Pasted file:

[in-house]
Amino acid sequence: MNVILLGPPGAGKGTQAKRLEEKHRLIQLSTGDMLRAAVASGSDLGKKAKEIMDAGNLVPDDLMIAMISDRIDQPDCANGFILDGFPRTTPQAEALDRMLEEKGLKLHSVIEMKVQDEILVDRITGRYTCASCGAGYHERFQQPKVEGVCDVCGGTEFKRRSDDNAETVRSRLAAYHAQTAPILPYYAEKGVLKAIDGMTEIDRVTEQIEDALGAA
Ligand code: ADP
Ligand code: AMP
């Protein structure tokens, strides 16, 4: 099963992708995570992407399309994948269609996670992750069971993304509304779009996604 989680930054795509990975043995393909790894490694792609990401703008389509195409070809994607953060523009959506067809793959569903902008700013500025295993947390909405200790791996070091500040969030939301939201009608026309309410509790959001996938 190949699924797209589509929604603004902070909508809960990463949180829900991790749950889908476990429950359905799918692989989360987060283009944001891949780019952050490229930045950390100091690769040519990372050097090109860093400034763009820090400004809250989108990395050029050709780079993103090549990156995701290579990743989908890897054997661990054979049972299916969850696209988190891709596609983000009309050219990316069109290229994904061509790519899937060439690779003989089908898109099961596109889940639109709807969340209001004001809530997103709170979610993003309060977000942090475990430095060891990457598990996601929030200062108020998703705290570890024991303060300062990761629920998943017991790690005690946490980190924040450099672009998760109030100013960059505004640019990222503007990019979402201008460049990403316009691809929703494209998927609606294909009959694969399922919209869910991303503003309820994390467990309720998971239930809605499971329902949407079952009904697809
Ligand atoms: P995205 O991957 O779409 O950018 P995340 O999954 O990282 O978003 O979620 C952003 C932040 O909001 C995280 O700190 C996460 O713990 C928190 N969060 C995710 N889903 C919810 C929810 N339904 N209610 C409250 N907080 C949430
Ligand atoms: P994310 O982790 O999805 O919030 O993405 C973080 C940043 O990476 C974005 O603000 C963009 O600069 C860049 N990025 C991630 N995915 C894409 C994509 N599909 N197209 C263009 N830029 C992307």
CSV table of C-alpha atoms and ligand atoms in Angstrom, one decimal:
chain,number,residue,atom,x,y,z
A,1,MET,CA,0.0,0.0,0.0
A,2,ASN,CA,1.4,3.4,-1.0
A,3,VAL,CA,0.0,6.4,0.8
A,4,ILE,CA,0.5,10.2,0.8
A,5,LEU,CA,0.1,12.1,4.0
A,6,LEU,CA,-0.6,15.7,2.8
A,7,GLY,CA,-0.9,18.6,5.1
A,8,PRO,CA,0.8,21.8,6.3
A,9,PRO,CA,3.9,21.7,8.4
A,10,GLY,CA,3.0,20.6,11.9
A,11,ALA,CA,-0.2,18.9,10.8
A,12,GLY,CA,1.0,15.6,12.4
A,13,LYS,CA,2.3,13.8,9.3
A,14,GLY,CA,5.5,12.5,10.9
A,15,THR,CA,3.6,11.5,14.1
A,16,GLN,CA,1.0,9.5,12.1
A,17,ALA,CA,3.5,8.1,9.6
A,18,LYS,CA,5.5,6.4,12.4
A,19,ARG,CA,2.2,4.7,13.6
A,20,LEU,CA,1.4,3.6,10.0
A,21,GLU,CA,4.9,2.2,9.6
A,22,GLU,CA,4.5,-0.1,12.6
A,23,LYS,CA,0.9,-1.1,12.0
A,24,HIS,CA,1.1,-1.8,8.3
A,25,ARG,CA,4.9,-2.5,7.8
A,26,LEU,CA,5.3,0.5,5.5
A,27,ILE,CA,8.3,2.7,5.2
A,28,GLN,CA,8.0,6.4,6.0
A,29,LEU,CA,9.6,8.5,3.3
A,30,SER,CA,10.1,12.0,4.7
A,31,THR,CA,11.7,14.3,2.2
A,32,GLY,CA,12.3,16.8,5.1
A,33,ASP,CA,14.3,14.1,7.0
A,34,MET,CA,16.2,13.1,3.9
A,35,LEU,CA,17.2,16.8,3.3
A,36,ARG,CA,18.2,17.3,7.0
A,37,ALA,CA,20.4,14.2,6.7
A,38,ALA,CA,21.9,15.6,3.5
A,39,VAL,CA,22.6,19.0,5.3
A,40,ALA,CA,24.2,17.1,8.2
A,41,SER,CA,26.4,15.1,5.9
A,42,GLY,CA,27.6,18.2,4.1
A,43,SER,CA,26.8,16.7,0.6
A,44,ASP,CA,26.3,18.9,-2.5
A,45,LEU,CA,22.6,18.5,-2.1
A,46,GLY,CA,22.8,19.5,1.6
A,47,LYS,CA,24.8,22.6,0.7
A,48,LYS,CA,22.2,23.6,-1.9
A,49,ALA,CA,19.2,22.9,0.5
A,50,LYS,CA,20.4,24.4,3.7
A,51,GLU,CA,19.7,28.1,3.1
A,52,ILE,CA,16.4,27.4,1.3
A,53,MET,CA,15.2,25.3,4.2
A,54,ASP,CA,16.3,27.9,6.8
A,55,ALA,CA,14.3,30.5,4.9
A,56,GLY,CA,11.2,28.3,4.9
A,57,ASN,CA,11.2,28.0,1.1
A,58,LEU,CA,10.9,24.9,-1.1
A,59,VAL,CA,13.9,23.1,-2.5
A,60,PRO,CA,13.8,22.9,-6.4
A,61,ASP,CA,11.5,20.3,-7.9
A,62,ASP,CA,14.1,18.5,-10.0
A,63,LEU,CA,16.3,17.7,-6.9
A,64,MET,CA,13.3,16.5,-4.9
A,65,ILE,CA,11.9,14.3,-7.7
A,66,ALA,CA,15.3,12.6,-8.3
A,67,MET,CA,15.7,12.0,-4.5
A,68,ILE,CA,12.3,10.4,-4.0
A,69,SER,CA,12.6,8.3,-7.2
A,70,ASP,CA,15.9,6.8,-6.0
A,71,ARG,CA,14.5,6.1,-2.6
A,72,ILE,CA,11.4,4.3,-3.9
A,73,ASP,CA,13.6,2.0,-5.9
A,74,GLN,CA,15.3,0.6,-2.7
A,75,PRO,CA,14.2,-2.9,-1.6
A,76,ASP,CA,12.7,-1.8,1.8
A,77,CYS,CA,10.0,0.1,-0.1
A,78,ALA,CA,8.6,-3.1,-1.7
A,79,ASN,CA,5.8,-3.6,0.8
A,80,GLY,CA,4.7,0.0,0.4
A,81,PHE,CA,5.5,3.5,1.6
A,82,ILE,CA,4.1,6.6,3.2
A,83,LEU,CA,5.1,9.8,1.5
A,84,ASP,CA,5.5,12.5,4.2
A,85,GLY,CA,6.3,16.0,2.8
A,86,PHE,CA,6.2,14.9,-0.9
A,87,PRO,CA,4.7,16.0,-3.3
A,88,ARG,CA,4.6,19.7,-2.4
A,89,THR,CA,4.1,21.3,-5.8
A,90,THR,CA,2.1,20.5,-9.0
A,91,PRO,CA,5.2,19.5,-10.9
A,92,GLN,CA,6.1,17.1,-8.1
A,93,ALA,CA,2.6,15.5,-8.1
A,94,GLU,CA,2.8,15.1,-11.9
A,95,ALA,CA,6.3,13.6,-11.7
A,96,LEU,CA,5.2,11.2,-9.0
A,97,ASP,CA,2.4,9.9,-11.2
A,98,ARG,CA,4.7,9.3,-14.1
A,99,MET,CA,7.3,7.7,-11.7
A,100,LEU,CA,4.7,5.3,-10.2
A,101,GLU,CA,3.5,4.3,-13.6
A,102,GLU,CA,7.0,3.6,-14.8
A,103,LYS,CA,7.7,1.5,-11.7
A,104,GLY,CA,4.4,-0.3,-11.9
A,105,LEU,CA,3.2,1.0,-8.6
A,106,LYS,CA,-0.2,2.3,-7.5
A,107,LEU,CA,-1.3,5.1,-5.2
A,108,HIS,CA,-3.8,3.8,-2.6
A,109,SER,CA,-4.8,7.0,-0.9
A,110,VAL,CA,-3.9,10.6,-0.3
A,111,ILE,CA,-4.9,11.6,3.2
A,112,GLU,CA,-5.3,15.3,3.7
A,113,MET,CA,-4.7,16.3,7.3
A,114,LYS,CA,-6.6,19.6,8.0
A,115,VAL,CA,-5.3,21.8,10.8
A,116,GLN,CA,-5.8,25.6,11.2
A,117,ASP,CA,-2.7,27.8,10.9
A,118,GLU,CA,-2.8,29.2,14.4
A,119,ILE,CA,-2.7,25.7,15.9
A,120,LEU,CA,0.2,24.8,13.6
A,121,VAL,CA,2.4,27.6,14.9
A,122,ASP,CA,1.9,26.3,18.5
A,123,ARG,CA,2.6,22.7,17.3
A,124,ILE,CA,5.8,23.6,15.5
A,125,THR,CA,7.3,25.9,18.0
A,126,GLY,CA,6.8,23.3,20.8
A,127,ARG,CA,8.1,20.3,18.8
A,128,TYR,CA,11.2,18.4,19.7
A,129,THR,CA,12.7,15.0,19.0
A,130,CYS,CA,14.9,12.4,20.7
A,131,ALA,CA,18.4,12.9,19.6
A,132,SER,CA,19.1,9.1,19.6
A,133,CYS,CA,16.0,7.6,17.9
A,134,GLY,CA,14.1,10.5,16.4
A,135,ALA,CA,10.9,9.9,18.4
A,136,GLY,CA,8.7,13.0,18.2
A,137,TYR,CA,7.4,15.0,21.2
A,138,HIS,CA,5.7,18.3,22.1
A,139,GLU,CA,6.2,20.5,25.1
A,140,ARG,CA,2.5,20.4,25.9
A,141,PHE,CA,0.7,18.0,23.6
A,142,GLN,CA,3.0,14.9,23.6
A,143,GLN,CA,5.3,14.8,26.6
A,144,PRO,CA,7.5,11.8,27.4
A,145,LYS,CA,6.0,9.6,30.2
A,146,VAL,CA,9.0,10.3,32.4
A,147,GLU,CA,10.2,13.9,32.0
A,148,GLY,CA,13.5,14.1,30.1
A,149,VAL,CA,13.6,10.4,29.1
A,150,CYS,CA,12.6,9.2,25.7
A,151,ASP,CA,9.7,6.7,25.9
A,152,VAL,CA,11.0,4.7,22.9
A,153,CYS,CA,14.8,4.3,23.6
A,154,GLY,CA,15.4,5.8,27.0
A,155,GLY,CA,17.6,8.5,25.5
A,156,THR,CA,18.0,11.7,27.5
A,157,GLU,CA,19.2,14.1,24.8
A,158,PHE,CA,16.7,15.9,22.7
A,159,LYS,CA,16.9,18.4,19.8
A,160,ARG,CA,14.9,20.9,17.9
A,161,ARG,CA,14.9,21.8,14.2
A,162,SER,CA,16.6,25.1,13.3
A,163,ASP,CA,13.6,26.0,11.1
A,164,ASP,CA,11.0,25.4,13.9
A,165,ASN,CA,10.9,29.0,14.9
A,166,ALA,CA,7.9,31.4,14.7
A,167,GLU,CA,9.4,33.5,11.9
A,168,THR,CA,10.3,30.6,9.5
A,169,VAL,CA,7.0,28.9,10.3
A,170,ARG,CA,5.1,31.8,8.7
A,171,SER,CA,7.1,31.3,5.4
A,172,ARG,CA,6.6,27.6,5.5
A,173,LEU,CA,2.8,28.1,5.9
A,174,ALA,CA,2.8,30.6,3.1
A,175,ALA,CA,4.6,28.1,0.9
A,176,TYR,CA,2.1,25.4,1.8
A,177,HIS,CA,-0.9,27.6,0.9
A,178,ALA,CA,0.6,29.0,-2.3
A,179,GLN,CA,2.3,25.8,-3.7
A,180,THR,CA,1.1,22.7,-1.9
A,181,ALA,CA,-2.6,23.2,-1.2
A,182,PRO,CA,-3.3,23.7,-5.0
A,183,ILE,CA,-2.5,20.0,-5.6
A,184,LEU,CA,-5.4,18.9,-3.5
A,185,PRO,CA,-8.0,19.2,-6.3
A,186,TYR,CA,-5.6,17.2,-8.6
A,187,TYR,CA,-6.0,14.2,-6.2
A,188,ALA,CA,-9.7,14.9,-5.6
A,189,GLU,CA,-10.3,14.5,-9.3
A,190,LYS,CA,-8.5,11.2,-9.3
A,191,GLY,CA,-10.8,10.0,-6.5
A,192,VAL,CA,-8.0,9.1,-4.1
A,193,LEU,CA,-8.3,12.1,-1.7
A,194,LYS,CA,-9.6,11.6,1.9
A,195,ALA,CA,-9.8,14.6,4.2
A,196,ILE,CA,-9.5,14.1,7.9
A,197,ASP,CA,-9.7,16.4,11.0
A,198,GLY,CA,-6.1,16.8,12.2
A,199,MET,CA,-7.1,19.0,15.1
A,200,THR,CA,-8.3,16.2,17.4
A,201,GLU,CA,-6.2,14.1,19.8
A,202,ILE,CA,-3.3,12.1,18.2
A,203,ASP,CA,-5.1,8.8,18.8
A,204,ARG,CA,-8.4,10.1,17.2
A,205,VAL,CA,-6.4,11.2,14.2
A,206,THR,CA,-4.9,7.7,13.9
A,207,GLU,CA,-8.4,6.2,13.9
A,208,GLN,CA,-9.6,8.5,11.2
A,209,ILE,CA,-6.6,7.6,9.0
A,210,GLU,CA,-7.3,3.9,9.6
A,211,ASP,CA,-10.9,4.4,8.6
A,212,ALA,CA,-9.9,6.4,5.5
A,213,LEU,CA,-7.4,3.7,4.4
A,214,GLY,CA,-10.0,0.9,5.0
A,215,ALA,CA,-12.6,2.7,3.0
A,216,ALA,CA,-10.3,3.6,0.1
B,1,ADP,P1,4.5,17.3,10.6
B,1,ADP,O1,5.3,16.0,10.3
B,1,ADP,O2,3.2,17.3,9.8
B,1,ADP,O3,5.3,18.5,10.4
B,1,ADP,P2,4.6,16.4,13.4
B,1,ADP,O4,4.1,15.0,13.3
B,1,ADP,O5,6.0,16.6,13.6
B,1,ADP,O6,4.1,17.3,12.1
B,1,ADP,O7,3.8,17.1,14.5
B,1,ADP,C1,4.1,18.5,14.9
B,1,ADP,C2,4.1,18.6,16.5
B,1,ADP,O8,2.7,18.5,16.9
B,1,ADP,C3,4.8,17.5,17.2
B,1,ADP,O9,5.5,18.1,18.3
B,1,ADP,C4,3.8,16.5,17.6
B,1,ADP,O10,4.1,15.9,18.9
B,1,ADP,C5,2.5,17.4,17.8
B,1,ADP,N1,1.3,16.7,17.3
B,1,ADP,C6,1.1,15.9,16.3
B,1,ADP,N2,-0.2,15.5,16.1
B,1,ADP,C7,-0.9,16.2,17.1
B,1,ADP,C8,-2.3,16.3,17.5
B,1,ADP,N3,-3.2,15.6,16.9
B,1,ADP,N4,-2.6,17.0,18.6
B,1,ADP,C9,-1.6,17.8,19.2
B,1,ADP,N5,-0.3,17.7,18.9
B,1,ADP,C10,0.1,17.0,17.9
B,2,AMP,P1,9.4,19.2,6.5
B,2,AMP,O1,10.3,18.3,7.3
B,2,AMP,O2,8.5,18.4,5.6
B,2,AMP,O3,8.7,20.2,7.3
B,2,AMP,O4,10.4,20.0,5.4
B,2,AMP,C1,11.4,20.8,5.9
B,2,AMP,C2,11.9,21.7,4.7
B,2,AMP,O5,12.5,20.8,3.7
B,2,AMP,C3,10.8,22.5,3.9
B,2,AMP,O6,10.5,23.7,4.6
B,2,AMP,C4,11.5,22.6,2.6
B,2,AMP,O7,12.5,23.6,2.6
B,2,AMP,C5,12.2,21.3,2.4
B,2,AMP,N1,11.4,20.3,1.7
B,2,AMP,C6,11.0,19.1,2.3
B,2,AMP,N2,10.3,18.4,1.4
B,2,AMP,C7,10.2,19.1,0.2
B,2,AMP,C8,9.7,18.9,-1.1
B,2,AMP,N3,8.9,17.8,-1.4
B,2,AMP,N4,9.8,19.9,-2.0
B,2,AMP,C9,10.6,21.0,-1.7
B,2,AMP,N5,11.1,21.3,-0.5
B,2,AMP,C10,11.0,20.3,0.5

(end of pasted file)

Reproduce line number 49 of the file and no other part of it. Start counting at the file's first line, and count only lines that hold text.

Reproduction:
A,40,ALA,CA,24.2,17.1,8.2